Hundreds protest chemical plant in southern China

BEIJING Mon Mar 31, 2014 6:37am EDT

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BEIJING (Reuters) - Hundreds of protesters in southern China marched against a chemical plant and environmental degradation on Sunday in a demonstration that the Maoming city government called a "grave violation" by criminals causing chaos.

Photos posted on Weibo, China's Twitter-like microblog service, showed hundreds of demonstrators marching along the streets, an overturned car in flames and protesters laying bloodied on the road. Others showed lines of paramilitary police marching in formation.

The images of violence - which could not be independently verified by Reuters - caused an outcry on Chinese social media, although many were later removed from the site by censors.

Residents of Maoming, in Guangdong province, were protesting the production of paraxylene, a chemical used to make fabrics and plastic bottles at a plant run by the local government and state-owned Sinopec Corp, China's biggest refiner.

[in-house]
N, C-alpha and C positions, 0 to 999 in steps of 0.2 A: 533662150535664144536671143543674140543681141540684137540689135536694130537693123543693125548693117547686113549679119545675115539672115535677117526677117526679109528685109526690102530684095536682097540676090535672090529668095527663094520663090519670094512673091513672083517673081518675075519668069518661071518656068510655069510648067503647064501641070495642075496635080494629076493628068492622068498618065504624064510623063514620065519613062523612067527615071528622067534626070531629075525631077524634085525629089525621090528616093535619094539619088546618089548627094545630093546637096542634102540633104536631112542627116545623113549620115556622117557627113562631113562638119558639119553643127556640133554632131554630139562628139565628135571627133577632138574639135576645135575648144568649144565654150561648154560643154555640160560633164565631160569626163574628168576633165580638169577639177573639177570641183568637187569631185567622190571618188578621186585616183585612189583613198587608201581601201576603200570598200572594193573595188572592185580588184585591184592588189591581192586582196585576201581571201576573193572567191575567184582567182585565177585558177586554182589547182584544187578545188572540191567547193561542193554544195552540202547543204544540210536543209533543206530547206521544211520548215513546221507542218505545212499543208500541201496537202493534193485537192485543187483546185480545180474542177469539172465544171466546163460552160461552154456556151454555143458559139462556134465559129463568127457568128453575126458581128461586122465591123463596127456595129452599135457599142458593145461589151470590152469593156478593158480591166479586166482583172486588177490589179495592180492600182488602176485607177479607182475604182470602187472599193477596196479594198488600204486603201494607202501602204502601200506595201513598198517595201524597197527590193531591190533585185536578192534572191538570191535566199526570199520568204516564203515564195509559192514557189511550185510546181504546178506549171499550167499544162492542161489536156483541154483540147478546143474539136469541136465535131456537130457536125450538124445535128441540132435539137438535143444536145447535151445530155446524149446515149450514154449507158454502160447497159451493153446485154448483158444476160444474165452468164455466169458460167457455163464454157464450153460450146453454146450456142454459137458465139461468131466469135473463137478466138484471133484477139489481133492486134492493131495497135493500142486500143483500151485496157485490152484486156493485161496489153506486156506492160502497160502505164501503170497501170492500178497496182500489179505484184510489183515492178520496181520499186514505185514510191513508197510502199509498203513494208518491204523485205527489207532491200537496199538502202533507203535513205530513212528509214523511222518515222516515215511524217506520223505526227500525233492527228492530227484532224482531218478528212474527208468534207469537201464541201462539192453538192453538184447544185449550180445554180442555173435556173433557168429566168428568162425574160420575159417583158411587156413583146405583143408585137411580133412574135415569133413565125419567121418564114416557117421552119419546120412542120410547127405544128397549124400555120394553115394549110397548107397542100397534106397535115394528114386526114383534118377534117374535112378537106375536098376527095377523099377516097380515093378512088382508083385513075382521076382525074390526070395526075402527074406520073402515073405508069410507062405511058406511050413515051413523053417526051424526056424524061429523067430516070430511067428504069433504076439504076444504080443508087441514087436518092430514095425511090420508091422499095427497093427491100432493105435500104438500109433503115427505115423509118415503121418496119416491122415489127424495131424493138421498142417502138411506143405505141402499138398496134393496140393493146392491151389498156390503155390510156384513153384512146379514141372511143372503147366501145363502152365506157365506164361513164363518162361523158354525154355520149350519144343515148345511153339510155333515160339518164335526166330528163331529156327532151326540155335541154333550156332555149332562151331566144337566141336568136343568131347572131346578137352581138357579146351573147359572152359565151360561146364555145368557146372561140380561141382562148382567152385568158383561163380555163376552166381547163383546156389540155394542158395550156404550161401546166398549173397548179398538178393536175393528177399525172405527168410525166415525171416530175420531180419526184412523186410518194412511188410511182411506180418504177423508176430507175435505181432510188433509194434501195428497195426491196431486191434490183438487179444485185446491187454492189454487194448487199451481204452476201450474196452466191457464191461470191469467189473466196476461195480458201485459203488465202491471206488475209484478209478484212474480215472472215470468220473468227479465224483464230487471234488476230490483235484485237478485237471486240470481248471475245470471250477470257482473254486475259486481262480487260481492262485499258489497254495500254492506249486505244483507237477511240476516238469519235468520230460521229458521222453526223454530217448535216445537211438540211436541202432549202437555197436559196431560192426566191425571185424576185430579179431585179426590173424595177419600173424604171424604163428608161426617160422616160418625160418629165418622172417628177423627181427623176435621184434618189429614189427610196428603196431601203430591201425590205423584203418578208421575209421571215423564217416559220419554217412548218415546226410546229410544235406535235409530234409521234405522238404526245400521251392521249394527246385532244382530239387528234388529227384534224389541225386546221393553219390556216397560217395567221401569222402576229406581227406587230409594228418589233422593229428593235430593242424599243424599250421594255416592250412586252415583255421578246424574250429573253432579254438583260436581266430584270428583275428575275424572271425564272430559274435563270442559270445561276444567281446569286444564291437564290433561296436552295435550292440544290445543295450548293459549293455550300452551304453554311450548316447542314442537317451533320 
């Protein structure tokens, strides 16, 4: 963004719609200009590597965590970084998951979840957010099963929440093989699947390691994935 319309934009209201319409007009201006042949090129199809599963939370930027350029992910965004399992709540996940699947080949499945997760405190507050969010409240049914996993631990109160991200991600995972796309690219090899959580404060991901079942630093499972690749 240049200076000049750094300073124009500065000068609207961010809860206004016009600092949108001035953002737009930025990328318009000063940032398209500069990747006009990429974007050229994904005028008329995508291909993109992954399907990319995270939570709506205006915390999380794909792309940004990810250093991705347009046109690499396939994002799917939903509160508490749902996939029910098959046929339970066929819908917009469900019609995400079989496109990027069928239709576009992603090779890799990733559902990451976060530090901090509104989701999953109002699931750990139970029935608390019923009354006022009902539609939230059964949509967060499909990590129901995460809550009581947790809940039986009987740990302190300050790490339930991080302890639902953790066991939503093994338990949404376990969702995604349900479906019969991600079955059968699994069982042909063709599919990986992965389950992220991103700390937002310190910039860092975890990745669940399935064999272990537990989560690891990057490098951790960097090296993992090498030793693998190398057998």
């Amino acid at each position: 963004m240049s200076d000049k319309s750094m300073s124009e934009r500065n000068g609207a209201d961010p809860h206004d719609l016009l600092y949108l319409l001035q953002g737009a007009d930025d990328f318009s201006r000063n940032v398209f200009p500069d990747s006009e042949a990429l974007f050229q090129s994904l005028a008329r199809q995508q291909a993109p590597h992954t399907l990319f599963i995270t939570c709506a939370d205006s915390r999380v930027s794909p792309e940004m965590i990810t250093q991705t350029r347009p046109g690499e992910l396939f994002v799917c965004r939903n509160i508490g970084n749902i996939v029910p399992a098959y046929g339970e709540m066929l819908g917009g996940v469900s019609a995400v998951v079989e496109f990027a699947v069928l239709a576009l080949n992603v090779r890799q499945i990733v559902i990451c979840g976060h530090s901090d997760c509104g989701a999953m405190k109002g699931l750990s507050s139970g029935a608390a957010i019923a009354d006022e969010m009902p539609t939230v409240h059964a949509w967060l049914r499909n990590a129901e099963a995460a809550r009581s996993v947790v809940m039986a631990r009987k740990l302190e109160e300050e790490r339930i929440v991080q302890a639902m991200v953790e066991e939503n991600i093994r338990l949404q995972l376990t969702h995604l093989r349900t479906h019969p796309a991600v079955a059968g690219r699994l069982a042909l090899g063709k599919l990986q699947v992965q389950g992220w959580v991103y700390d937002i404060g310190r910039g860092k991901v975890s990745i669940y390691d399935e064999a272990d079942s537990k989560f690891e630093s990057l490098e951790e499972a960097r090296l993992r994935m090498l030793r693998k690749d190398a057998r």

Some of the online photos show demonstrators carrying signs calling for the chemical plant to "get out of Maoming".

In a statement published on Sunday, the Maoming city government called the demonstration a "grave violation" of the law that "seriously affects the social order".

The city government said on Monday morning that some demonstrators had hurled bottles and rocks after 10:30 pm Sunday evening, prompting the police to react.

No one was killed, the government said, without noting whether anyone was hurt.

The eastern city of Ningbo suspended a petrochemical project after days of demonstrations in November 2012, and protests forced the suspension of a paraxylene plant in the northeastern city of Dalian the year before. A similar demonstration took place in the southern city of Kunming last year.

Choking smog blankets many Chinese cities, and environmental degradation, the cost of the country's breakneck economic growth, has earned the ire of an increasingly educated and affluent urban class.

(Reporting By Megha Rajagopalan; Editing by Tom Hogue)

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